Amines are formed when hydrogen atoms of ammonia (NH3) are swapped with one or more hydrocarbon groups. The more hydrogen swapped out, the less reactive the resulting amine will be. Numerous types of amines are made and used specifically for treating natural gas, which contains relatively weak acid gases like hydrogen sulfide (H2S) and carbon dioxide (CO2) when extracted. Those gases can adversely affect processing equipment (corrosion and stress cracking) if not removed. As such, amines are placed in an aqueous solution ranging from 10 to 65 percent amine by weight, depending on the intended application. (The amine methyl diethanolamine [MDEA] is good at bulk removal of CO2 and selective H2S removal but isn’t optimal for carbon disulfide (CS2) removal, for example.)
Amine solutions are typically used in the gas treatment process via a scrubbing device sometimes referred to as an absorber. The lean amine solution is introduced at the top of the absorber tower and flows down. Natural gas is introduced and rises up the column. As the gas makes contact with the solution, acid gases in the natural gas stream are weakly dissolved, with the amines assisting in making those gases more soluble in the solution. That they’re weakly dissolved is advantageous to processors because the rich solution can then be passed through a secondary tower and heated. The weakly dissolved H2S and CO2 readily escapes upon being heated and can be captured, while the amine solution can then be regenerated for reuse.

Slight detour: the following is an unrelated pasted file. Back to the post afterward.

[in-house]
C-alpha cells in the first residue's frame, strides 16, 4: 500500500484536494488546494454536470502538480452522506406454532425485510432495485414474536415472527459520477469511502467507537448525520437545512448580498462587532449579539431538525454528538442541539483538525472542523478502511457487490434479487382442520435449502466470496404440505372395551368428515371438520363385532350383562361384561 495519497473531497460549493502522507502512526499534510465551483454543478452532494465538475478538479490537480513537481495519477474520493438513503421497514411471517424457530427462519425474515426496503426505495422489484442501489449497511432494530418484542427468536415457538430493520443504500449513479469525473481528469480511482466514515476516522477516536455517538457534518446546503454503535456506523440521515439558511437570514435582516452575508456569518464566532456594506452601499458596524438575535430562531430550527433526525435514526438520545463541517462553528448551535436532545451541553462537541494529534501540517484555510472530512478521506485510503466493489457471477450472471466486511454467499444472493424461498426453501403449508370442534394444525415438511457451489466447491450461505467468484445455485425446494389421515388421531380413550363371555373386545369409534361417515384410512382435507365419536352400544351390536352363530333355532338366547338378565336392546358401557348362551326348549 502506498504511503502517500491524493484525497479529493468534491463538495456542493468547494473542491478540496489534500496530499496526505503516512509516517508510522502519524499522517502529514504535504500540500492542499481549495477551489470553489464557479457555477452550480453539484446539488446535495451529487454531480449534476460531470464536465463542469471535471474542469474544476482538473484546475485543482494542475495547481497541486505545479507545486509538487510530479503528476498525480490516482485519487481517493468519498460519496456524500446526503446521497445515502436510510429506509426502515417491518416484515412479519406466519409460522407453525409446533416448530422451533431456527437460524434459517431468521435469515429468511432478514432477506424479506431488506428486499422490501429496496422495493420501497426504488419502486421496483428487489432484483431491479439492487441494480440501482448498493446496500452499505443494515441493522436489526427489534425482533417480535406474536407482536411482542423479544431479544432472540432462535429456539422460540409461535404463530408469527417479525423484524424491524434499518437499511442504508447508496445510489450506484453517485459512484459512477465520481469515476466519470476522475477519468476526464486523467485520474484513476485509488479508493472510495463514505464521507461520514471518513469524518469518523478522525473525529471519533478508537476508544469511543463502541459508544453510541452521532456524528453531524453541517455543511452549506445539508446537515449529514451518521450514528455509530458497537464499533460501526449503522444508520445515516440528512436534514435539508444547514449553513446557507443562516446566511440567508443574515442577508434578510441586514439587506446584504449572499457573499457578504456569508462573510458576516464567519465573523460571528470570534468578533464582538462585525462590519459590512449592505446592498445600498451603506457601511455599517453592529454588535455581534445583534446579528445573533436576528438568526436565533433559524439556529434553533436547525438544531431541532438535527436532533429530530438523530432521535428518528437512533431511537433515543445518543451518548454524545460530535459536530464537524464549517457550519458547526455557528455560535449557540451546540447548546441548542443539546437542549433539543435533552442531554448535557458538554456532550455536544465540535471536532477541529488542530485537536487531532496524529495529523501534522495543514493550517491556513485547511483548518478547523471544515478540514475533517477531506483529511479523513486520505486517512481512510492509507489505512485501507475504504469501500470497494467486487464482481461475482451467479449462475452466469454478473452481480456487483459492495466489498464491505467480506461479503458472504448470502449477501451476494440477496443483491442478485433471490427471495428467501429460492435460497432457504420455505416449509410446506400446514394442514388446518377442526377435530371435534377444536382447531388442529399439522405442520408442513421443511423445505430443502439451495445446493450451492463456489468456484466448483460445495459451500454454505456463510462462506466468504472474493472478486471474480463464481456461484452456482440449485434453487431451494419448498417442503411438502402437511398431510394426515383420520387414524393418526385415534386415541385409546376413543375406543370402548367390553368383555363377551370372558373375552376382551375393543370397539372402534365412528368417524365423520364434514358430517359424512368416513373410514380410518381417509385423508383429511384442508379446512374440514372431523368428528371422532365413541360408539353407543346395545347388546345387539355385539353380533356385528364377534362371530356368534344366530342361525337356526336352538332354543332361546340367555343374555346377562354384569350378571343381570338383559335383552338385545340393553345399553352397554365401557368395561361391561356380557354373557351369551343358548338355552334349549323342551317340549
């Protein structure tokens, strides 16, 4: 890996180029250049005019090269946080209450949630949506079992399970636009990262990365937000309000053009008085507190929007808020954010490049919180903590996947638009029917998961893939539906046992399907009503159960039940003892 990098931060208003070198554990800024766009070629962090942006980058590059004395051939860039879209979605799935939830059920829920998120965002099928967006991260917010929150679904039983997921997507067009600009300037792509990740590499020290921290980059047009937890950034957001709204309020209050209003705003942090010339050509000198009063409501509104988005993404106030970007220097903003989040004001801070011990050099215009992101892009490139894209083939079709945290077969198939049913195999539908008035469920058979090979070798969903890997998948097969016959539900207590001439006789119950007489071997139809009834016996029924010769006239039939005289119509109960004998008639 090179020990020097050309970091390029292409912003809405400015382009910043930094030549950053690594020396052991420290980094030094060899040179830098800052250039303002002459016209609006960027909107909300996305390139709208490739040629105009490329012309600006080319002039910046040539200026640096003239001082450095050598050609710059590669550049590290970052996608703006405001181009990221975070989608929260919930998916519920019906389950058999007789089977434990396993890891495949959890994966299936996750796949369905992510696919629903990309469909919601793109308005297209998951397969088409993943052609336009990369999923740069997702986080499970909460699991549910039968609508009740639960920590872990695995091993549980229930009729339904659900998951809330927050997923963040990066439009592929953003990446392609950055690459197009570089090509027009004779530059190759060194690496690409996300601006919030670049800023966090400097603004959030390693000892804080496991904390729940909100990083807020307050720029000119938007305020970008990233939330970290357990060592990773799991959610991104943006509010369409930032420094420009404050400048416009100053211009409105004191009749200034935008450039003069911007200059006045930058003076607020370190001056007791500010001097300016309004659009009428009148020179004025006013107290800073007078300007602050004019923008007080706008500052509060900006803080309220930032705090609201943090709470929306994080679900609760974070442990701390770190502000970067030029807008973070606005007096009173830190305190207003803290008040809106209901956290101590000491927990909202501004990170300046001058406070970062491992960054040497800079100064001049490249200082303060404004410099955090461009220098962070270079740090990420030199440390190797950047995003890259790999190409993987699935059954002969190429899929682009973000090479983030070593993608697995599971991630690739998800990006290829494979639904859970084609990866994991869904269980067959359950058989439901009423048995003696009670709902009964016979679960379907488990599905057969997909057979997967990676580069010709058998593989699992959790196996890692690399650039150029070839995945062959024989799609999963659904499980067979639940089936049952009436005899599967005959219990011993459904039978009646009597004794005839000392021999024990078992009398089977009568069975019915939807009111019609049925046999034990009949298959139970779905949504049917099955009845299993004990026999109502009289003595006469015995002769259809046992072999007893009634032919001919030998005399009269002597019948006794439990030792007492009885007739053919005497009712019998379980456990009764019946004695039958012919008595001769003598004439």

Primary manufacturers of natural gas treatment amines include U.S.-based Dow Chemical Company and Switzerland-based INEOS. Both companies have worked to produce acid-gas-removing solvents for a wide variety of scenarios. Dow, for example, announced in 2011 the release of a special amine blend — UCARSOL Shale H-100 — for processing natural gas from Haynesville Shale plays, offering more efficiency and reduced corrosion rates. And INEOS’ GAS/SPEC TG-10 is designed to realize near 99.9% sulfur conversion from tail gas treatments.